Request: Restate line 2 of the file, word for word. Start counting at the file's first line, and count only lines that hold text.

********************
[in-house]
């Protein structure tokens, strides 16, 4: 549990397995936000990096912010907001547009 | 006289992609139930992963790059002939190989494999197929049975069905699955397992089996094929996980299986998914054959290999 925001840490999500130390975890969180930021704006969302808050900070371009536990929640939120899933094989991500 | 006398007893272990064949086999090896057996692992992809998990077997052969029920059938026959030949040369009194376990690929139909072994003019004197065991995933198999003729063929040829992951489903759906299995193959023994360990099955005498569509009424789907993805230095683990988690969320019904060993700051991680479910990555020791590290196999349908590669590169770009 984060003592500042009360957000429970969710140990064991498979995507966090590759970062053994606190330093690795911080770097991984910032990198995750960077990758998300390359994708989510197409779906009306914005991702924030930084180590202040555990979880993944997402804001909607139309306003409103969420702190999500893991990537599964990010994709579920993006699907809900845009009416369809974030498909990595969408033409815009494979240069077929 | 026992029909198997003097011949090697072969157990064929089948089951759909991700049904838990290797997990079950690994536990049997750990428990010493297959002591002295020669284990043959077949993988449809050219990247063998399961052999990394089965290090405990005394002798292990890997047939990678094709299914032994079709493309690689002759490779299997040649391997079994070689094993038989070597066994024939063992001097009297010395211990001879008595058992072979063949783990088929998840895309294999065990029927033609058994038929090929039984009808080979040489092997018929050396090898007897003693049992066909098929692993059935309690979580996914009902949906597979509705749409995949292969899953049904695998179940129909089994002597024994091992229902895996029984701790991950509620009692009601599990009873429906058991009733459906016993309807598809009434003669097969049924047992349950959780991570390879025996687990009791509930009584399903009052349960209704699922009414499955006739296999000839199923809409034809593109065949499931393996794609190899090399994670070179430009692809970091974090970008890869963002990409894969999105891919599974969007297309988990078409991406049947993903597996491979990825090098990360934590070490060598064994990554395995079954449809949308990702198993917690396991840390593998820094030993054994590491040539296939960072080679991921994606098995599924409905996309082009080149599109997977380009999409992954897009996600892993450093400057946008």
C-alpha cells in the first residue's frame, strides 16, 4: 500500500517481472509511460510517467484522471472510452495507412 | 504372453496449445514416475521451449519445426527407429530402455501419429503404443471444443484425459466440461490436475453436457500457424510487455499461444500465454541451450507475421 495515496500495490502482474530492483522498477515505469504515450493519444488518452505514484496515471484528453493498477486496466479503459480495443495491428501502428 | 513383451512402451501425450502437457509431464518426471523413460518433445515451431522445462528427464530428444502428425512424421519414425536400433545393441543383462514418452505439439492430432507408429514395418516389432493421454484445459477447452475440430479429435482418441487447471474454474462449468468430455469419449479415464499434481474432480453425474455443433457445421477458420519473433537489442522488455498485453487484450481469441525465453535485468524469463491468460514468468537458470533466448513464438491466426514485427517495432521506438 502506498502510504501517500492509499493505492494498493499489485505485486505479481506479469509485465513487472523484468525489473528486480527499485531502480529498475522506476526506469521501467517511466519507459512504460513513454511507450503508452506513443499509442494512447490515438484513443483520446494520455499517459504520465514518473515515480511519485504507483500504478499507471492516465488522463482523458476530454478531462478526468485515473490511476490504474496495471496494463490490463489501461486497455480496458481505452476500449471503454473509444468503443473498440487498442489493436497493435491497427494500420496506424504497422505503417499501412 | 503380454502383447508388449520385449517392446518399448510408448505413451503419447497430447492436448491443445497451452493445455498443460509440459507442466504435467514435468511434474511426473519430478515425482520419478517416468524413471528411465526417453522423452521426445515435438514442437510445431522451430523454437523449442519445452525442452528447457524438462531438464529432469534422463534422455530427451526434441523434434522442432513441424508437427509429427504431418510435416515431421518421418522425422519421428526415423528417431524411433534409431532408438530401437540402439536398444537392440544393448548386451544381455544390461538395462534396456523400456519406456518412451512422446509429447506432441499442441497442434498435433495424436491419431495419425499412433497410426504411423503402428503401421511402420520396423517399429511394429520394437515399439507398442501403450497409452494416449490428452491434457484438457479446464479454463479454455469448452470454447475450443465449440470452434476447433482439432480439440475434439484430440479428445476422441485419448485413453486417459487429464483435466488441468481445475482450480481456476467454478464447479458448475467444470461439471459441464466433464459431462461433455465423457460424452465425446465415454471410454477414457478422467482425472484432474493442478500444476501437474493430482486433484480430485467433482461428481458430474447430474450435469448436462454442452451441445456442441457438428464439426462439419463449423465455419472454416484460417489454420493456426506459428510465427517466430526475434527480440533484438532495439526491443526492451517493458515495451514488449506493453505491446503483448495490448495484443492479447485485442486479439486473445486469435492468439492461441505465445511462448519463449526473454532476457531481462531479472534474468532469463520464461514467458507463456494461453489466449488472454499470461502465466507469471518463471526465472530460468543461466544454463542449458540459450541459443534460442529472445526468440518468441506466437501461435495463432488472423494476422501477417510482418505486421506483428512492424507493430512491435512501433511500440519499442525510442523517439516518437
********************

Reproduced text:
């Protein structure tokens, strides 16, 4: 549990397995936000990096912010907001547009 | 006289992609139930992963790059002939190989494999197929049975069905699955397992089996094929996980299986998914054959290999 925001840490999500130390975890969180930021704006969302808050900070371009536990929640939120899933094989991500 | 006398007893272990064949086999090896057996692992992809998990077997052969029920059938026959030949040369009194376990690929139909072994003019004197065991995933198999003729063929040829992951489903759906299995193959023994360990099955005498569509009424789907993805230095683990988690969320019904060993700051991680479910990555020791590290196999349908590669590169770009 984060003592500042009360957000429970969710140990064991498979995507966090590759970062053994606190330093690795911080770097991984910032990198995750960077990758998300390359994708989510197409779906009306914005991702924030930084180590202040555990979880993944997402804001909607139309306003409103969420702190999500893991990537599964990010994709579920993006699907809900845009009416369809974030498909990595969408033409815009494979240069077929 | 026992029909198997003097011949090697072969157990064929089948089951759909991700049904838990290797997990079950690994536990049997750990428990010493297959002591002295020669284990043959077949993988449809050219990247063998399961052999990394089965290090405990005394002798292990890997047939990678094709299914032994079709493309690689002759490779299997040649391997079994070689094993038989070597066994024939063992001097009297010395211990001879008595058992072979063949783990088929998840895309294999065990029927033609058994038929090929039984009808080979040489092997018929050396090898007897003693049992066909098929692993059935309690979580996914009902949906597979509705749409995949292969899953049904695998179940129909089994002597024994091992229902895996029984701790991950509620009692009601599990009873429906058991009733459906016993309807598809009434003669097969049924047992349950959780991570390879025996687990009791509930009584399903009052349960209704699922009414499955006739296999000839199923809409034809593109065949499931393996794609190899090399994670070179430009692809970091974090970008890869963002990409894969999105891919599974969007297309988990078409991406049947993903597996491979990825090098990360934590070490060598064994990554395995079954449809949308990702198993917690396991840390593998820094030993054994590491040539296939960072080679991921994606098995599924409905996309082009080149599109997977380009999409992954897009996600892993450093400057946008």